Factors Spurring E Commerce Growth in Malaysia

At 82.3%, Malaysia has one of the highest internet penetration rates in south-east Asia. Ecommerce growth in Malaysia is primarily driven by a growing number of digitally-savvy, middle-class people who are looking for great deals and access to international brands. Here are the other major factors driving ecommerce growth in the region.

  • Social Distancing and COVID-19 Restrictions: According to the Malaysian Communications and Multimedia Commission (MCMC), during the current pandemic internet traffic has increased by 30-70%. However, what is most encouraging is the Malaysian government recognizing this rise in ecommerce as a tool of inclusiveness, and has announced support for empowering local micro, small, and medium enterprises (MSMEs). This is predicted to further drive ecommerce in Malaysia. The Malaysian government has been proactive with these concerns through digital campaigns like “Buy Malaysia” and #SayaDigital to encourage local demand and empower Malaysians to surge the country towards a digital transition.  
  • Seamless Delivery Logistics: Traditionally ecommerce players in Southeast Asia faced logistical challenges due to the fragmented topology of the region dominated by multiple islands and dense jungles. However, Malaysia is segregated into only two major parts – Peninsular Malaysia and East Malaysia; which makes ecommerce logistics a whole lot more straightforward and cost-effective.
  • Surge in Online Grocery Shopping: Similar to other countries in Southeast Asia, grocery & FMCG ecommerce is rapidly growing in Malaysia. In fact, Malaysia ranked 2nd in Statista’s world’s fastest growing grocery market list in 2018, with only Singapore registering a higher YoY increase. IGD Asia predicts that online sales value of grocery in Malaysia will increase at a CAGR of more than 60 percent between 2017 and 2022 (
  • Digitally-savvy consumers: Malaysia boasts of an incredible 140% mobile penetration and 85% internet penetration. More than 26 million Malaysians access the internet and 80% of users between the ages of 16 and 64 are already shopping online. Malaysia’s mobile commerce growth is outpacing overall e-commerce, projected to rise at a compound annual growth rate of 19.7 percent to 2023, to become a US$8.9 billion market.
  • The Rise in Social Media: The lines between social media and ecommerce are increasingly blurring, thanks to several native shopping initiatives by Facebook & Instagram. Besides, social media serves as a  great discovery and post-purchase platform for ecommerce businesses.  As of 2019, Malaysia had 25 million active social media users which accounts for 78% of the total population. This digitally-savvy, upwardly mobile segment presents a massive potential customer base for ecommerce businesses.
  • Preference for Digital Payments: Bank transfers dominate as the primary e-commerce payment method in Malaysia, accounting for 44 percent of all transactions. Consumers in emerging ecommerce markets typically steer clear of digital payments and tend to rely heavily on Cash on Delivery. This has been a roadblock to ecommerce growth in several regions like India, Brazil, Saudi Arabia etc, since COD imposes scalability challenges on ecommerce businesses. Malaysia is an outlier here with bank transfer and digital payments accounting for a whopping 93% ecommerce transactions and there are currently 39 businesses with an e-money license in the country, including major players PayPal, Alipay, WeChat and Google Pay.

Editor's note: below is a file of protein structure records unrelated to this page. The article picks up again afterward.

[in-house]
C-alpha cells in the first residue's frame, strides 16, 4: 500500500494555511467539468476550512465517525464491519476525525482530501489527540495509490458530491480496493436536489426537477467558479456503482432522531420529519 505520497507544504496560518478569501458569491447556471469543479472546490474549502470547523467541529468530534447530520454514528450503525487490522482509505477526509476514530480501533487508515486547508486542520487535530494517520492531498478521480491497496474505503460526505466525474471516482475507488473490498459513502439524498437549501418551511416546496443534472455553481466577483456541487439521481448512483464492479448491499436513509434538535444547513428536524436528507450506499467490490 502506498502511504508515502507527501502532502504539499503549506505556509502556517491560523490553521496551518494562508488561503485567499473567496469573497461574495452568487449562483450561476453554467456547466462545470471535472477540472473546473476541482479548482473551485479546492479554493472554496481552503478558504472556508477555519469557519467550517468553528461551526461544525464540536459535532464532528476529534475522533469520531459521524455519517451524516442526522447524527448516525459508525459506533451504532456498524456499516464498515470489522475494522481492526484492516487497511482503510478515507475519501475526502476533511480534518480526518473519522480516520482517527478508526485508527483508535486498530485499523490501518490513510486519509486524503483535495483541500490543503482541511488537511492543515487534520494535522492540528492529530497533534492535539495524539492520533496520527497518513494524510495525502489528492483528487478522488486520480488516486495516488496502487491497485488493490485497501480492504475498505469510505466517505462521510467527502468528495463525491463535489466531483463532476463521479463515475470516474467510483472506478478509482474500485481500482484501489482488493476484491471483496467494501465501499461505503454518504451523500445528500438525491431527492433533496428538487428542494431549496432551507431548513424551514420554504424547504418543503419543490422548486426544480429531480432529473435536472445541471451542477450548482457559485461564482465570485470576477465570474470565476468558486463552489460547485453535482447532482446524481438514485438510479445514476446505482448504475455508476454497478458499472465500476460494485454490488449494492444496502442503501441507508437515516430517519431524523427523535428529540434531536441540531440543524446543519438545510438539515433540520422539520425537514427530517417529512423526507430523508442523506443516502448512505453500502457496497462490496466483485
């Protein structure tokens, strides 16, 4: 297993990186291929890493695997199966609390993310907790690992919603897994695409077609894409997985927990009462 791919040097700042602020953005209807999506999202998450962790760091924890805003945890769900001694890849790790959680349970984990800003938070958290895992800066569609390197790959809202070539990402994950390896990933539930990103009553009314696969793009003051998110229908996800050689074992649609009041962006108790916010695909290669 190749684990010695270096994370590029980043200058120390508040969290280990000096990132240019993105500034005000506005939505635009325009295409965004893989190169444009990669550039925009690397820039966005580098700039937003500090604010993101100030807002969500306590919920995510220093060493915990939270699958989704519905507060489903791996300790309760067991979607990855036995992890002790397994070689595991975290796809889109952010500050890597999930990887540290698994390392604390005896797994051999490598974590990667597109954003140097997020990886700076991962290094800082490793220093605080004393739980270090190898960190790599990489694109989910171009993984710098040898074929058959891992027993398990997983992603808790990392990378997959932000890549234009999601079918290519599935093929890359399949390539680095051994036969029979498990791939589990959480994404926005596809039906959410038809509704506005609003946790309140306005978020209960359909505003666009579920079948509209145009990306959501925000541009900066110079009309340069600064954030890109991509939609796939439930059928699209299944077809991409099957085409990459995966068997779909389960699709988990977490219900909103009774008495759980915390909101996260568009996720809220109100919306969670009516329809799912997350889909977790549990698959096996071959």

• Government Assistance: The positive growth of the ecommerce industry in Malaysia will also be driven by the government’s National E-commerce Strategic Roadmap initiatives that strive to increase internet accessibility to rural areas and improve e-wallets technologies.

Key Ecommerce and Consumer Trends in Malaysia

The Malaysian ecommerce space shares a lot of similarities with other emerging markets in SEA like Singapore, Indonesia & Thailand. However, there are some interesting cultural and region-specific nuances to watch out for. 


  • Transactions Across Borders: Cross-border spending is high in Malaysia and accounts for 4 out of 10 of all e-commerce transactions in the country. The major motivators for Malaysians to choose international sellers brands are:  better prices (72%), and access to items not available in the country (49%). The top three countries for cross-border sales are China (first), Singapore (second) and Japan (third). However, it should be noted that the Malaysian government has plans to announce a digital tax for cross-border e-commerce from 2020, which could impact international sellers of digital products.
  • Mobile-First Audience: Consumers in Malaysia have been quick to adapt to mobile commerce and 80% of smartphone users now use their devices to shop online. Mobile ecommerce transactions in the region are expected to reach $5.6 billion by 2021.  Within the mobile category, apps are the most preferred ecommerce channel and used for 64 percent of transactions.
  • Affinity towards discounts: A report by Paypal found that Malaysians prefer online shopping primarily to save time and 90% of Malaysians expect their purchase to be delivered within a week. The second biggest factor that attracts consumers to shop online are cheaper prices. This could likely be driven by a rising middle class who faces comparatively high taxes and stagnating wages. This also explains why ecommerce events in Malaysia like 11.11 and 12.12 that offer higher discounts (as high as 90%) drive the highest sales in the Home & Living, Fashion, Health & Beauty, Accessories, and Mother & Baby categories.